In 2008 a group of people and organisations coming together under the name of Australia 21 invited both John Quiggin and me to discussions in Sydney to discuss the issue of resilience with them. Resilience, they suggested was something that we should be concerned about generally regarding all sorts of systems that make up our physical and social world. One idea people were particularly preoccupied with was the idea, familiar to environmental science and politics that one might be wandering up to a ‘tipping point’ without much knowledge of it, and with things looking like they were fine, only to find out that they most assuredly were not fine.
My reaction – and I think John’s – was that there was some instinctive overplaying of this idea. People were arguing that by stretching our economy to become more and more efficient in the short term, we might be compromising its capacity to adapt to shocks. While that’s definitely worth thinking about, and we developed a version of it in our essay, it wouldn’t be very sensible to go back to old style manufacturing, just because ‘just in time’ production renders you more vulnerable to disruption in the event of certain shocks. There is often a value in pushing the system and then trying to iron out the resulting bottlenecks that one discovers (preferably before they occur). On the other hand . . .
The upshot was that John and I penned an essay for them, now published in a larger set of essays on building resilience (pdf), on the resilience of Australia’s economy. We wrote it as the GFI (the Global Financial Infarction) was getting underway throughout 2008 and before it got really really serious with the bankruptcy of Lehman Brothers.
When we were called on to publish the essay we’d written a lot of water had flowed under the bridge (IIRC from around Aug 2008 to March 2009). Was our essay resilient to events? We thought it stood up quite well and popped a postscript on (which naturally enough highlighted the ways we’d been Right All Along – and quietly smoothed over our less clairvoyant moments – the usual kind of thing.)
But seriously folks, I think it did hold up fairly well – at least a bit better than John McCain’s comment that the economy was basically sound.
It’s set out below the fold for Troppodillian delectation.
Boiling frogs and black swans: How resilient is our economy and how could we improve its resilience?
The boiling frog has long been the standard cliché referring to the situation in which people particularly groups fail to notice danger because of the smooth small increments with which it creeps up on them. The frogs, we are told (apparently falsely) wont jump out of water as it is heated to boiling point if it is heated slowly enough.
In the context of resilience, the boiling frog metaphor may be seen as a warning that gradual adverse changes may not be noticed until the system in question has passed the point where a shift to a new, adverse state, is irreversible.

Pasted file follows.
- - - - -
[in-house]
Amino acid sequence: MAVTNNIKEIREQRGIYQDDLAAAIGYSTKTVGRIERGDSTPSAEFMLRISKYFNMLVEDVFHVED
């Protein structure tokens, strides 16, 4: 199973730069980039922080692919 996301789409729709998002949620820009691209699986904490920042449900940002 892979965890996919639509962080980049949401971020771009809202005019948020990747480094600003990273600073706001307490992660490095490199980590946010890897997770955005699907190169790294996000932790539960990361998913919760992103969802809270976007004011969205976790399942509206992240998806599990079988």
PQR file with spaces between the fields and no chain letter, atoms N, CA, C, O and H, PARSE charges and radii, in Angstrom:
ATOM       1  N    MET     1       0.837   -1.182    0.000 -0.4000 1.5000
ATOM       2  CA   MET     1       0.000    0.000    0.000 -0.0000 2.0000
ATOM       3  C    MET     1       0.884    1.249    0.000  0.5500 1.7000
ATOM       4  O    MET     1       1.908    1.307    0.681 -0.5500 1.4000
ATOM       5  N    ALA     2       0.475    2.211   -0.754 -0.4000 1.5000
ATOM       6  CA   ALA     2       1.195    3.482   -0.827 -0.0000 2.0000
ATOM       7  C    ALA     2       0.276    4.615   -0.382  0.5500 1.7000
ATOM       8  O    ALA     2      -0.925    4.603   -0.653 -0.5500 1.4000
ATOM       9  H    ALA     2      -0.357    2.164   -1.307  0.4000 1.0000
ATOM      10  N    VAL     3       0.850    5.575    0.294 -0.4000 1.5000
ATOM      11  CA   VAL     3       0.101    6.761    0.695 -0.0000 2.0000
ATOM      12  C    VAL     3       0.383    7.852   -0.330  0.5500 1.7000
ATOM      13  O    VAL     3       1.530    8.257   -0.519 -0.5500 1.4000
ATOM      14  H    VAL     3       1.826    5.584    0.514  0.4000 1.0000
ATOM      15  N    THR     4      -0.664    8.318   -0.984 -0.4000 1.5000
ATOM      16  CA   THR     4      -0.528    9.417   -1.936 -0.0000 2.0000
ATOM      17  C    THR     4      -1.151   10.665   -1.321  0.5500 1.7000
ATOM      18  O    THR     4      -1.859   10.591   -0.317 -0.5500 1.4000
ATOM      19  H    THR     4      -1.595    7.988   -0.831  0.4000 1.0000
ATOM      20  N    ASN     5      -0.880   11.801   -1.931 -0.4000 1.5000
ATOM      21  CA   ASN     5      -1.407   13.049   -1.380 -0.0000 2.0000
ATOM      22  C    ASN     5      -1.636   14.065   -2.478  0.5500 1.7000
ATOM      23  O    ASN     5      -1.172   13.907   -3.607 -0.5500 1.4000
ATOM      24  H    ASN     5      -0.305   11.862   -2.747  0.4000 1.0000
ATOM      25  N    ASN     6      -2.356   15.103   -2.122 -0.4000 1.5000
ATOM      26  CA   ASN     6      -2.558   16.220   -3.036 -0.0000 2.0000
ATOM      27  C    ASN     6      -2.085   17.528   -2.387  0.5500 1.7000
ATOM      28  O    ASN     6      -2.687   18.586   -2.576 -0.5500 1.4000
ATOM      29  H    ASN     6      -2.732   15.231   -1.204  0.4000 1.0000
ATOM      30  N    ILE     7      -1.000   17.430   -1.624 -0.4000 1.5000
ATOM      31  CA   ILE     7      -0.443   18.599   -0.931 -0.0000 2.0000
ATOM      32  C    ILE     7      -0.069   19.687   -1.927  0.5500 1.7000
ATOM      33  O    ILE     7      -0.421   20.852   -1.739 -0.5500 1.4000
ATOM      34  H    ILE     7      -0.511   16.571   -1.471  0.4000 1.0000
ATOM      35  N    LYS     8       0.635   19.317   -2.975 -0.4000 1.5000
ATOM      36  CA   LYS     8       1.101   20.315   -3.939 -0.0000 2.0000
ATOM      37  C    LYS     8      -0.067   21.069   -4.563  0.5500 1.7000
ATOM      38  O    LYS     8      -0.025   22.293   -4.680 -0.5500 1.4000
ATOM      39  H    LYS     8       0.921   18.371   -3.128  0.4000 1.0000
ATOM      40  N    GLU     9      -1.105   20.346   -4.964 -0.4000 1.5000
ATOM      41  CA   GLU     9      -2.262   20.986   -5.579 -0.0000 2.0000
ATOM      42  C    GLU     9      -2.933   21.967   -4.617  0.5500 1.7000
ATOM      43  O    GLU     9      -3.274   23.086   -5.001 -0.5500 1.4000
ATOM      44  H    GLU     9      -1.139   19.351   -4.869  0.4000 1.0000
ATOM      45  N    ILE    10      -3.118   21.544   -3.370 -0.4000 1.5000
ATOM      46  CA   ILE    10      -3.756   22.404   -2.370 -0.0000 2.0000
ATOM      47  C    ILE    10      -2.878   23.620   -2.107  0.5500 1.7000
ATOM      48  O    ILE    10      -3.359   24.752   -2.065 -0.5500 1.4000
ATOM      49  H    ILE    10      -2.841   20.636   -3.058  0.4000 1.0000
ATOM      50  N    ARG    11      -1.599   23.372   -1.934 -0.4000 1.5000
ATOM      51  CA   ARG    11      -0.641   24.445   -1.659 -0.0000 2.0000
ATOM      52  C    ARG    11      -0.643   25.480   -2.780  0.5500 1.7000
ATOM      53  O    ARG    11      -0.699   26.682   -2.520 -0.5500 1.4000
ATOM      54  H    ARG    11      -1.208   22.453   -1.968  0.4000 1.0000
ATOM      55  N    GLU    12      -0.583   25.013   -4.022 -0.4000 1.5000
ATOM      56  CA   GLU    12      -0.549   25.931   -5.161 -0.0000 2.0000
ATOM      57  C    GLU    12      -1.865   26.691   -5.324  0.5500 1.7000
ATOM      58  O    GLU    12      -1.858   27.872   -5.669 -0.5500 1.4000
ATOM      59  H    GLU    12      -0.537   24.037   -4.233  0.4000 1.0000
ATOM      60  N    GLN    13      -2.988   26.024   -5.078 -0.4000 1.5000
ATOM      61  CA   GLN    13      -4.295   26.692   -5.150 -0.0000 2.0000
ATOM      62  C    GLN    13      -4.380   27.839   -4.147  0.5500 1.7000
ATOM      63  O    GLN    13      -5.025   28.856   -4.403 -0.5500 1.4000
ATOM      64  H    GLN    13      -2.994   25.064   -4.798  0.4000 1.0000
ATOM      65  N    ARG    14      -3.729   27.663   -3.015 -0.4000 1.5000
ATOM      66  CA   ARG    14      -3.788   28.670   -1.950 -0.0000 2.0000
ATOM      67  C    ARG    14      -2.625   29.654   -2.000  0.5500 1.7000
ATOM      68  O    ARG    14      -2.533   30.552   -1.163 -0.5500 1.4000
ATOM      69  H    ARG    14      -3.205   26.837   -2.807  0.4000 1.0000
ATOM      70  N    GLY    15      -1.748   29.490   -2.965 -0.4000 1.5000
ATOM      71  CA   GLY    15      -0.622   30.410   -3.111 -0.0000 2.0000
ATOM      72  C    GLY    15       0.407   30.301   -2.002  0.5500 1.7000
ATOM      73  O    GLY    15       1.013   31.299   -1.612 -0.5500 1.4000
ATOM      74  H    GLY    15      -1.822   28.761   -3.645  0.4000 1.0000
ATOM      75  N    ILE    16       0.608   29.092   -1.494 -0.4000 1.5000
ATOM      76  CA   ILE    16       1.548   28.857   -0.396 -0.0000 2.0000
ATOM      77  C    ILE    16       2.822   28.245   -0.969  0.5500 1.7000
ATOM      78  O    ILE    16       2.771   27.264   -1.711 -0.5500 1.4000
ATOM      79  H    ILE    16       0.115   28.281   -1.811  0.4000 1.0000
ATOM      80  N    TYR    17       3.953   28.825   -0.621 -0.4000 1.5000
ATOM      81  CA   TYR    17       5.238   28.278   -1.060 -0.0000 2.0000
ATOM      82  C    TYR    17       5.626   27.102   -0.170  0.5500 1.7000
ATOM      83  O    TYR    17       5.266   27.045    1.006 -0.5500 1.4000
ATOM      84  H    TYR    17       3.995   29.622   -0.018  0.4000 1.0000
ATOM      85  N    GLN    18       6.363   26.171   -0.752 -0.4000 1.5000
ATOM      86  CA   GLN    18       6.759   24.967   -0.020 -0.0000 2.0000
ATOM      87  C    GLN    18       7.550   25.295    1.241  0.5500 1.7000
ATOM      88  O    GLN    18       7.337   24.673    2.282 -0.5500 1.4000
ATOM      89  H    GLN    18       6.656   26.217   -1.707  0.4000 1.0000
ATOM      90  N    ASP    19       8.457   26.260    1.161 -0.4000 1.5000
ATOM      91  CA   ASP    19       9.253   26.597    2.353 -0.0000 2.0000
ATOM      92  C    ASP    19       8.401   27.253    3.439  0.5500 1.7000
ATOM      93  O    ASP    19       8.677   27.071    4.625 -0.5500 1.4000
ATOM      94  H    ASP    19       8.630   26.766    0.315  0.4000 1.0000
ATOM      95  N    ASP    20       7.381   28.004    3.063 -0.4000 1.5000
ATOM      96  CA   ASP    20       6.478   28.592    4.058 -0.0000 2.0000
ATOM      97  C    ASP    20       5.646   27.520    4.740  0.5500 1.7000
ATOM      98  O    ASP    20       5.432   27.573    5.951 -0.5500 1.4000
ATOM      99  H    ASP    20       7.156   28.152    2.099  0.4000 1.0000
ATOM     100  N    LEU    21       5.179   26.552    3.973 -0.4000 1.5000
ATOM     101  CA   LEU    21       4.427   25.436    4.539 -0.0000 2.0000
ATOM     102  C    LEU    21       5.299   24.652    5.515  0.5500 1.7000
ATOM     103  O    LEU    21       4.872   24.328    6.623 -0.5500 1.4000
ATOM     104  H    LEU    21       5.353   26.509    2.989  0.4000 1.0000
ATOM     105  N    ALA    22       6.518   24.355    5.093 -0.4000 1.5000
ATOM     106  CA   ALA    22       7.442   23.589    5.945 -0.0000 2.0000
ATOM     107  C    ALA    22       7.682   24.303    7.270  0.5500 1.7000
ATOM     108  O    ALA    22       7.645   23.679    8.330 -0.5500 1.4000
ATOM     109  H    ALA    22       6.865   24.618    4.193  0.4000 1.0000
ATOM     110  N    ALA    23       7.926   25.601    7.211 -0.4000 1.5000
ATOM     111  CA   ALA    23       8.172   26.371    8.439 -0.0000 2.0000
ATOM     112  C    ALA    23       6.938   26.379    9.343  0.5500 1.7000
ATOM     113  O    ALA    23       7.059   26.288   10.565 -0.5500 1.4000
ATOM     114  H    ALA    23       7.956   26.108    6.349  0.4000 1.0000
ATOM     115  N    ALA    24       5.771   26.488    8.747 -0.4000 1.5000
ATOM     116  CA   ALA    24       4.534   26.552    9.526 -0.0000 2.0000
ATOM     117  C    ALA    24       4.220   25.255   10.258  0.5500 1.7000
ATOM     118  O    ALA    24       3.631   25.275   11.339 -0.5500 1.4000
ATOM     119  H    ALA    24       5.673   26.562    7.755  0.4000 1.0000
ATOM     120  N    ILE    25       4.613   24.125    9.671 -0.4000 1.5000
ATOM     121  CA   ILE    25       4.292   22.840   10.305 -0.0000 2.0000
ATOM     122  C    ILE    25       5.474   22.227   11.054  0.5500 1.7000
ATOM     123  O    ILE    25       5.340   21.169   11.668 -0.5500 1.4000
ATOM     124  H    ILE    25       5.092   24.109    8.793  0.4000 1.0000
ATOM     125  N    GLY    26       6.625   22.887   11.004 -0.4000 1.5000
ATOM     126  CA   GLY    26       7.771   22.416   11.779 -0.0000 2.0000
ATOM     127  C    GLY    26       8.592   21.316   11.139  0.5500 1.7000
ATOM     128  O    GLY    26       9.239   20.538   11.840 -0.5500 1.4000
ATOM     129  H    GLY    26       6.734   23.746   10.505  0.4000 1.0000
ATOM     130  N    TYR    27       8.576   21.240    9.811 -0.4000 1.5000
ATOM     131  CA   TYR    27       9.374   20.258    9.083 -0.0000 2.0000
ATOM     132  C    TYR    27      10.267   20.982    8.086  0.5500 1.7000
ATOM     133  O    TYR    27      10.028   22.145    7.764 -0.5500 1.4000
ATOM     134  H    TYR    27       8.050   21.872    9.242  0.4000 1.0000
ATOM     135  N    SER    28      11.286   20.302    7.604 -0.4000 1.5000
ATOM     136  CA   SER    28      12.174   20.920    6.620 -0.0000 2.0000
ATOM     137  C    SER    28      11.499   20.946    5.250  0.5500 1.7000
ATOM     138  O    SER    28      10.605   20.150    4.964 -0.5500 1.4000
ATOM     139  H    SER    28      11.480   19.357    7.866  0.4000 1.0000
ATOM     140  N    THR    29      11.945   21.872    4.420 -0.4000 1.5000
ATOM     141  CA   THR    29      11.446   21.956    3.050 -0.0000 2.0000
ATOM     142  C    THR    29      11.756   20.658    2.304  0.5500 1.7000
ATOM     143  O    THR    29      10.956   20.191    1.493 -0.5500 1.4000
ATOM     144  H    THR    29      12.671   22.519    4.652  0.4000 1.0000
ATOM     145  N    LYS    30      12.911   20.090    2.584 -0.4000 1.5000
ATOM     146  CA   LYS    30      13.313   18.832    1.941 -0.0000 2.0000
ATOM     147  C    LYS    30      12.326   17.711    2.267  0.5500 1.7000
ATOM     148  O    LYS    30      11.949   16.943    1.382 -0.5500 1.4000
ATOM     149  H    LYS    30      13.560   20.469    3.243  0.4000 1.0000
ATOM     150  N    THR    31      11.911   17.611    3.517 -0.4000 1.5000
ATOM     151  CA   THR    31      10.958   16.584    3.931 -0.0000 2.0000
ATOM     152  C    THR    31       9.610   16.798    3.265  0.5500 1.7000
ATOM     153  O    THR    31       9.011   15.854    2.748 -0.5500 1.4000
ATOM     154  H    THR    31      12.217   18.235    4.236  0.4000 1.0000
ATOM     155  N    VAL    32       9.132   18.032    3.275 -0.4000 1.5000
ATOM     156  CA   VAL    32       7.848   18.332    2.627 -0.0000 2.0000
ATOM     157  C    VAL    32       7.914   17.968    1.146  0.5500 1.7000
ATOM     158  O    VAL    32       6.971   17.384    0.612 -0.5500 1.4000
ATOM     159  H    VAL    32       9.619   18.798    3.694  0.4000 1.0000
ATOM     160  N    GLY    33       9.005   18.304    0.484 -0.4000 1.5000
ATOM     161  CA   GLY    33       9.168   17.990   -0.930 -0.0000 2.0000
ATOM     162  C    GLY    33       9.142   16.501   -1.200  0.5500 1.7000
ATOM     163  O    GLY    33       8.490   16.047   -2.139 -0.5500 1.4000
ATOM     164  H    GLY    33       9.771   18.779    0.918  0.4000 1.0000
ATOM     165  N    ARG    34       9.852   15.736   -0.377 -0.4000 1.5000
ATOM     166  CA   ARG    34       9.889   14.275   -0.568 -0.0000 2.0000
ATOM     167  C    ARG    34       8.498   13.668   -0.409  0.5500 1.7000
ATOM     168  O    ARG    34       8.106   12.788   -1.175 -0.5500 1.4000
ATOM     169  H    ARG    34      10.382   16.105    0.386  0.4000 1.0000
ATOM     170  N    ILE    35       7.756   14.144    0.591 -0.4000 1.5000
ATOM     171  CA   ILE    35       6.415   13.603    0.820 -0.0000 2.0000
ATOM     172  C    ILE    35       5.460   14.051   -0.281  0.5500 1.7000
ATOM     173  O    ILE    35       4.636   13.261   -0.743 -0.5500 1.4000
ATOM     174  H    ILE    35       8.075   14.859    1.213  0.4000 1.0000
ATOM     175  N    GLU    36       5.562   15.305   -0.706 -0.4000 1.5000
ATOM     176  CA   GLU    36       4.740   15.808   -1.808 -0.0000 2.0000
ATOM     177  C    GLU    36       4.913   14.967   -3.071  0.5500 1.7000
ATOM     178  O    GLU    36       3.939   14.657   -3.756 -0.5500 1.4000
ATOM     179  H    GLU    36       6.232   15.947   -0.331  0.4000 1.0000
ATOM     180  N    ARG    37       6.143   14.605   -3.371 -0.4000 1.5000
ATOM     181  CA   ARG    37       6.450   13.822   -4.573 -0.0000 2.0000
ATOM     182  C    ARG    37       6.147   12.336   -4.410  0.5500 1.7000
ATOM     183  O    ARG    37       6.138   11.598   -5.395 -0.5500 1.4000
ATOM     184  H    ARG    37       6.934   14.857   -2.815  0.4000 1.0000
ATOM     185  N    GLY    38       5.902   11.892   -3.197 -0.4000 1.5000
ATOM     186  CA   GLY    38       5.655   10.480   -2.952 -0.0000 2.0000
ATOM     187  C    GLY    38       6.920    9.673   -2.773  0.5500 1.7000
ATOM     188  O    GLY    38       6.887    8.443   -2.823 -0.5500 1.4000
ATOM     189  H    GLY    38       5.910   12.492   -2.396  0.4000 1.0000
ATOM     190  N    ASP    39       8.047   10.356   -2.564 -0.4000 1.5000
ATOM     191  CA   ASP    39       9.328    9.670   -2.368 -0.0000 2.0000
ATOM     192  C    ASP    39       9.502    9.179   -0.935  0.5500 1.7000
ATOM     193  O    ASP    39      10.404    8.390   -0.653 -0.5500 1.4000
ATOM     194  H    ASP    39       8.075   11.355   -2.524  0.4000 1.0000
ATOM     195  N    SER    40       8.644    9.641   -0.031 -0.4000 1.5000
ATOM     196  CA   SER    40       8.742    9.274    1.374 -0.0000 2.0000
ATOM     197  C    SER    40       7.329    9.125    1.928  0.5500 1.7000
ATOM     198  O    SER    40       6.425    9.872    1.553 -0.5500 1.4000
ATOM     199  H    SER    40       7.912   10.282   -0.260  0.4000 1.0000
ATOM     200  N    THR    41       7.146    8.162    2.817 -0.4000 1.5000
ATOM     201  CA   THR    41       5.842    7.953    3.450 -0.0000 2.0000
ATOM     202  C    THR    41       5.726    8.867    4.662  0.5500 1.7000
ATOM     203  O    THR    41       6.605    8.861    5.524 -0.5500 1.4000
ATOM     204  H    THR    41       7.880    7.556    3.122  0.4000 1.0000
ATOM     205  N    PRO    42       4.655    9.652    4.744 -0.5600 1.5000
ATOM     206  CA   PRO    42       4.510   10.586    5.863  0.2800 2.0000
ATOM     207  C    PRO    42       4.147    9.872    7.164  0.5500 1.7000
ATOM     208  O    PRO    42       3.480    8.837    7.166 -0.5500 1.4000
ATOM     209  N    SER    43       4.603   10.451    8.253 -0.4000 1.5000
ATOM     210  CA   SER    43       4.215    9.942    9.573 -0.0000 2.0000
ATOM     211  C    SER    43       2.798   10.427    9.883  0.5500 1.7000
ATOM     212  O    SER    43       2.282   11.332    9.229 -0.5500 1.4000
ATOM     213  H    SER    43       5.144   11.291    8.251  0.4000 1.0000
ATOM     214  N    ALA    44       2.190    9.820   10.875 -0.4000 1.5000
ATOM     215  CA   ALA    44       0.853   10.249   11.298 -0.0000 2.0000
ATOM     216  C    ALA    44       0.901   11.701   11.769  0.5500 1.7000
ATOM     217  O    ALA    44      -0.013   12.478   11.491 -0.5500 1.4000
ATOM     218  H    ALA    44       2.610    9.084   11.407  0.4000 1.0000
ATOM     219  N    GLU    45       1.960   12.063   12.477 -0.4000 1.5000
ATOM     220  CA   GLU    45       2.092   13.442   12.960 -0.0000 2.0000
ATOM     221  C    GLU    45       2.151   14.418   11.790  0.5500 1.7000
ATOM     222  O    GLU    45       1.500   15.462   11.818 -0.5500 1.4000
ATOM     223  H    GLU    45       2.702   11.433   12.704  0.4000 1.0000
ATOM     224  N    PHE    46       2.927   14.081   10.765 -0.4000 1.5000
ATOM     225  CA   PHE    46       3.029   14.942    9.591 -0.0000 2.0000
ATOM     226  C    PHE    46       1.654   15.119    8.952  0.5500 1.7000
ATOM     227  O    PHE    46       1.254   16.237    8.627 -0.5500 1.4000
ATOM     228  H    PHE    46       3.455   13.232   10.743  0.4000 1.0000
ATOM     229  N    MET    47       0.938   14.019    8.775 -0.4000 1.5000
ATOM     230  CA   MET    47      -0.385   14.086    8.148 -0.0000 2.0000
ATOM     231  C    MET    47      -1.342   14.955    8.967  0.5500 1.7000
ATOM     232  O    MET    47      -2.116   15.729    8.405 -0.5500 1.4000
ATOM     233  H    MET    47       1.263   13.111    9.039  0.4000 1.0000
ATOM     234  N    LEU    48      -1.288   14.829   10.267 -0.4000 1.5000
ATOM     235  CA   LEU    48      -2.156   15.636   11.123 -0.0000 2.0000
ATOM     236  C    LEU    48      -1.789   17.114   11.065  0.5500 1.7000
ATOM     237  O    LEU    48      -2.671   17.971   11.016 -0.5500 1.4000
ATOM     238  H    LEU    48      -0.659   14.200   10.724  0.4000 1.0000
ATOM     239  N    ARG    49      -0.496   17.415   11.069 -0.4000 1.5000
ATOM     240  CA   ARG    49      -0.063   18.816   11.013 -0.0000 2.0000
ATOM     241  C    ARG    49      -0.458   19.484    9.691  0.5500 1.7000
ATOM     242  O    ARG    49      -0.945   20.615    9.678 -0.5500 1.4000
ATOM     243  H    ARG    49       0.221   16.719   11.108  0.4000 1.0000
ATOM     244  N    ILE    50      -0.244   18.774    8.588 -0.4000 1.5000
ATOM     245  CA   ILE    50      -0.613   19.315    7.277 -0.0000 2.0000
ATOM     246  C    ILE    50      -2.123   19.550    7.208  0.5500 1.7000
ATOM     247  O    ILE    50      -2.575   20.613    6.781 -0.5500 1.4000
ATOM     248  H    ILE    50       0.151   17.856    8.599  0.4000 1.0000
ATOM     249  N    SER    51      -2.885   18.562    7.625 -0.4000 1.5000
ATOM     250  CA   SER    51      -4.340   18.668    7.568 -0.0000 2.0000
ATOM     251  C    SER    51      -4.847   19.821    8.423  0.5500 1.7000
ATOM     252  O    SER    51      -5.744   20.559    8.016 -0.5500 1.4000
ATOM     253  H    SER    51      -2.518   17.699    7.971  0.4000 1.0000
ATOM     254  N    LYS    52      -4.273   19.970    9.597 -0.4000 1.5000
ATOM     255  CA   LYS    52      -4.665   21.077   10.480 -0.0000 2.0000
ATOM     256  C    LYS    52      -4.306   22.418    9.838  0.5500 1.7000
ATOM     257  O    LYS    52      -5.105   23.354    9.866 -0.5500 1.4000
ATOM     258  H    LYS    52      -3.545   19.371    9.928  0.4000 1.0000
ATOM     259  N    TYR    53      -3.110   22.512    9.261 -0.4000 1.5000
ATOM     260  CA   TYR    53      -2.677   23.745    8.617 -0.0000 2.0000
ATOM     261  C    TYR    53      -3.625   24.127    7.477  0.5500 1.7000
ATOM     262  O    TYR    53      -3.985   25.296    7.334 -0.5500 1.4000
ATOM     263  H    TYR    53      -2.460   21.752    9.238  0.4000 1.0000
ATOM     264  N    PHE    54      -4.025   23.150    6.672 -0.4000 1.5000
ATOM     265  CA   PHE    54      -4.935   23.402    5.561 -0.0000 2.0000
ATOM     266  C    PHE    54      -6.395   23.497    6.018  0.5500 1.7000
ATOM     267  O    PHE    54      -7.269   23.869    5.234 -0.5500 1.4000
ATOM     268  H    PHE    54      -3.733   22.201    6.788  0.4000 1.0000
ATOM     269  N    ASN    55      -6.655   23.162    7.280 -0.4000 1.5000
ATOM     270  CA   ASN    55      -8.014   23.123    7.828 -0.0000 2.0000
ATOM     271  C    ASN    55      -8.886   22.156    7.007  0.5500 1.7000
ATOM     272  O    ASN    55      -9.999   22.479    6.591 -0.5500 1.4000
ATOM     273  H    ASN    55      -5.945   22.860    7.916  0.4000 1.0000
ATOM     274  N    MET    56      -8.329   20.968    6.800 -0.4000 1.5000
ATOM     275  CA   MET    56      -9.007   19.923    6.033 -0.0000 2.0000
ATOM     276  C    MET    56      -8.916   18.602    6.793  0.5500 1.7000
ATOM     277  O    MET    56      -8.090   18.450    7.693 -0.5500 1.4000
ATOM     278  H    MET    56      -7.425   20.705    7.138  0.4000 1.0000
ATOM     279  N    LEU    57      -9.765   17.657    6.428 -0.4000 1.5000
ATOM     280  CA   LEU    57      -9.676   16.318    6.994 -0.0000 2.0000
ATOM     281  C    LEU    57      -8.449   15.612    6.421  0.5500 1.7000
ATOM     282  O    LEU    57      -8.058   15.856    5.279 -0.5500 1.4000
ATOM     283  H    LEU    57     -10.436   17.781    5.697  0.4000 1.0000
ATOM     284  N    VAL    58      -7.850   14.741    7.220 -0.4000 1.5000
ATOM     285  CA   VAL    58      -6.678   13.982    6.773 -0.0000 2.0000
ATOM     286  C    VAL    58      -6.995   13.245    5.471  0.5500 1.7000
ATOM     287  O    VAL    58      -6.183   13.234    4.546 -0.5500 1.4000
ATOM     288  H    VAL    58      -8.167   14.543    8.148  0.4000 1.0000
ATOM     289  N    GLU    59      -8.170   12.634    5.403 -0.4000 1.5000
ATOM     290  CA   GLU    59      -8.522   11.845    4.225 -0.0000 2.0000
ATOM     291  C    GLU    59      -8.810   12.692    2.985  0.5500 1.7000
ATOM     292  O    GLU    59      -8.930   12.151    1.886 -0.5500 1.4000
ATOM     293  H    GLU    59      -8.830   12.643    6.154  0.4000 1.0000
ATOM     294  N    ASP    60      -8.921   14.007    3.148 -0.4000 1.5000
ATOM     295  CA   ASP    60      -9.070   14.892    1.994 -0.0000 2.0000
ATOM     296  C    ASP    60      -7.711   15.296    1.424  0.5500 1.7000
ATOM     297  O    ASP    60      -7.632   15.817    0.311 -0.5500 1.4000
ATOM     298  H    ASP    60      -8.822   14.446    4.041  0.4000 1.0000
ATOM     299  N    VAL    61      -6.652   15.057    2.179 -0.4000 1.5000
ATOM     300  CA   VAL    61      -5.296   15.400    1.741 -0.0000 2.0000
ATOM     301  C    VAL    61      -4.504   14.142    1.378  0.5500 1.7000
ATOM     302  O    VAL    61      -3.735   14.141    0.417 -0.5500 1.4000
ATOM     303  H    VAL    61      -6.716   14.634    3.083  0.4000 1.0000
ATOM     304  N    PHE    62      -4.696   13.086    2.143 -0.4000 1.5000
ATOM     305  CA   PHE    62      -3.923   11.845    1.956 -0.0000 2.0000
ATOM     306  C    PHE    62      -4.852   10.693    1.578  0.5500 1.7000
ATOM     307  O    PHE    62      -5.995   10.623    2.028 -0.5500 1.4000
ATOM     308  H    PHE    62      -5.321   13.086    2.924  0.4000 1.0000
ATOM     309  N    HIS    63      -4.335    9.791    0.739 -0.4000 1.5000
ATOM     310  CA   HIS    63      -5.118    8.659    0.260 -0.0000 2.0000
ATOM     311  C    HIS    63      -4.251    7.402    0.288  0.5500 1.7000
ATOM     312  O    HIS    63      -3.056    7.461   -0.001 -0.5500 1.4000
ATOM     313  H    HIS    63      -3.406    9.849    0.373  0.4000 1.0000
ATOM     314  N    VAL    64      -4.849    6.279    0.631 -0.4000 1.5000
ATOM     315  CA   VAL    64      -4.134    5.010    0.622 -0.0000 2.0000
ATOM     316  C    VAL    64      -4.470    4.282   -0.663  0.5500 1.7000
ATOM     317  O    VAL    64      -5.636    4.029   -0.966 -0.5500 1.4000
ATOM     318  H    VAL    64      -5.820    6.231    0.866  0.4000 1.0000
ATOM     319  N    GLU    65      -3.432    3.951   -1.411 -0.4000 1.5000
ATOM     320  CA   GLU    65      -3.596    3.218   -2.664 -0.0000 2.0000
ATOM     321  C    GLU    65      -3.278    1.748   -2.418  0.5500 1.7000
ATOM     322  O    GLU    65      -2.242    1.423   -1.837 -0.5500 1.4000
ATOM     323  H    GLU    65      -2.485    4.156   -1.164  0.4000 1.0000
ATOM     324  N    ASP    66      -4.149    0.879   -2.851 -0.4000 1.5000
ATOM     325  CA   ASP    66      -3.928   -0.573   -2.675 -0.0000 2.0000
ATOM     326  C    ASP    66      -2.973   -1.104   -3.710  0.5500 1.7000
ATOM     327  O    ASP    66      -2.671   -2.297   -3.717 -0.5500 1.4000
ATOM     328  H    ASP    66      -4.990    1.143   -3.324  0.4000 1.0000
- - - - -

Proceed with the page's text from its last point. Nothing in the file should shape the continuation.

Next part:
The metaphor is of some use in thinking about modern management of risk, as is another that has become popular more recently, that of the black swan. Most formal theory of risk is developed from mathematics which takes as its context certain well defined probability distributions. The mathematics elegantly investigates the implications of the information we have providing our notion of what kind of population the sample comes from is accurate. And we can never really know if it is accurate.
Thus every observation of a swan until the discovery of Australia tended to confirm the proposition that all swans are white. But it turned out they were not!
There is a nasty coalescence of phenomena by which much of the risk management apparatus we have set up, from the theory of risk management to the institutions of the financial market, is well equipped to deal with the risk involved in normal states of the world but fails when unusual events occur.
Yet things as diverse as limited liability companies, bonuses linked to corporate performance and risk management protocols with undue reliance on mark to market valuations all tend to reward behaviors like excessive leveraging which greatly increase returns in normal times and often increase individual remuneration even more at the cost of catastrophe in the event of some unusual black swan event.
Shouldnt managing for this latter eventuality be at the heart of risk management?
The task of divining the resilience of our economy to adverse shocks in the future whether they come from within or without must begin and end with modesty. Niels Bohrs observation that prediction is always difficult, especially about the future is a standard of economics conferences and is even taken to heart at the better ones.
To discuss the Australian economys resilience to future shocks sensibly, the kind of shock we have in mind would range from a global economic downturn lasting a year or so of either a relatively modest or severe kind. It is also sensible to consider something more serious again, perhaps a depression of the magnitude of the 1890s or the 1930s or just the decade long stagnation we saw in Japan in the 1990s. Our judgement is that the Australian economy is likely substantially more resilient to a mild downturn and that it may be more resilient to a sharper but still short lived downturn.
However the big risk is the extent to which we have increased our foreign borrowing and the huge resulting increases in our foreign indebtedness. In some possible futures it would become evident that such borrowing had been unwise and in the event of a really severe and prolonged global economic downturn our borrowing is likely to see the Australian economy perform very badly not just absolutely as most economies would do in such circumstances, but even relative to the poor performance of other economies.
We begin with a brief consideration of the economic implications of environmental damage. Without downplaying their environmental significance, we conclude that these threats do not pose a threat to the resilience of our economy, either now or in the future.
Economic resilience and the environment